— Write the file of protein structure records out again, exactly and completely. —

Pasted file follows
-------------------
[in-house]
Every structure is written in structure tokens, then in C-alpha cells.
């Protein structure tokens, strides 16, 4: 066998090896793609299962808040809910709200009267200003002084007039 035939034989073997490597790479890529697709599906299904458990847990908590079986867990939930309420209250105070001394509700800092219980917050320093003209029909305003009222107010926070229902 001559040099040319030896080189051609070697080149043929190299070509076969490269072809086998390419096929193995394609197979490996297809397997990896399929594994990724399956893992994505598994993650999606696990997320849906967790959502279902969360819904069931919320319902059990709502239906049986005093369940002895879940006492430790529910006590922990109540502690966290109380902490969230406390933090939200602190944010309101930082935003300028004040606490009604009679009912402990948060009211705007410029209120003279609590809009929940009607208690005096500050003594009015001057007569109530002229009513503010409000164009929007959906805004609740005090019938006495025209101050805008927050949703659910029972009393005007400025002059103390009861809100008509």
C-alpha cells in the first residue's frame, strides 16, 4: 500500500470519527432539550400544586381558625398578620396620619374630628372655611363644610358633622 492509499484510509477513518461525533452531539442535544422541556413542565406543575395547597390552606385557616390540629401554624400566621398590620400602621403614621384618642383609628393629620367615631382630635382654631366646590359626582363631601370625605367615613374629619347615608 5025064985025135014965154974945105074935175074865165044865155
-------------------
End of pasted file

[in-house]
Every structure is written in structure tokens, then in C-alpha cells.
């Protein structure tokens, strides 16, 4: 066998090896793609299962808040809910709200009267200003002084007039 035939034989073997490597790479890529697709599906299904458990847990908590079986867990939930309420209250105070001394509700800092219980917050320093003209029909305003009222107010926070229902 001559040099040319030896080189051609070697080149043929190299070509076969490269072809086998390419096929193995394609197979490996297809397997990896399929594994990724399956893992994505598994993650999606696990997320849906967790959502279902969360819904069931919320319902059990709502239906049986005093369940002895879940006492430790529910006590922990109540502690966290109380902490969230406390933090939200602190944010309101930082935003300028004040606490009604009679009912402990948060009211705007410029209120003279609590809009929940009607208690005096500050003594009015001057007569109530002229009513503010409000164009929007959906805004609740005090019938006495025209101050805008927050949703659910029972009393005007400025002059103390009861809100008509």
C-alpha cells in the first residue's frame, strides 16, 4: 500500500470519527432539550400544586381558625398578620396620619374630628372655611363644610358633622 492509499484510509477513518461525533452531539442535544422541556413542565406543575395547597390552606385557616390540629401554624400566621398590620400602621403614621384618642383609628393629620367615631382630635382654631366646590359626582363631601370625605367615613374629619347615608 5025064985025135014965154974945105074935175074865165044865155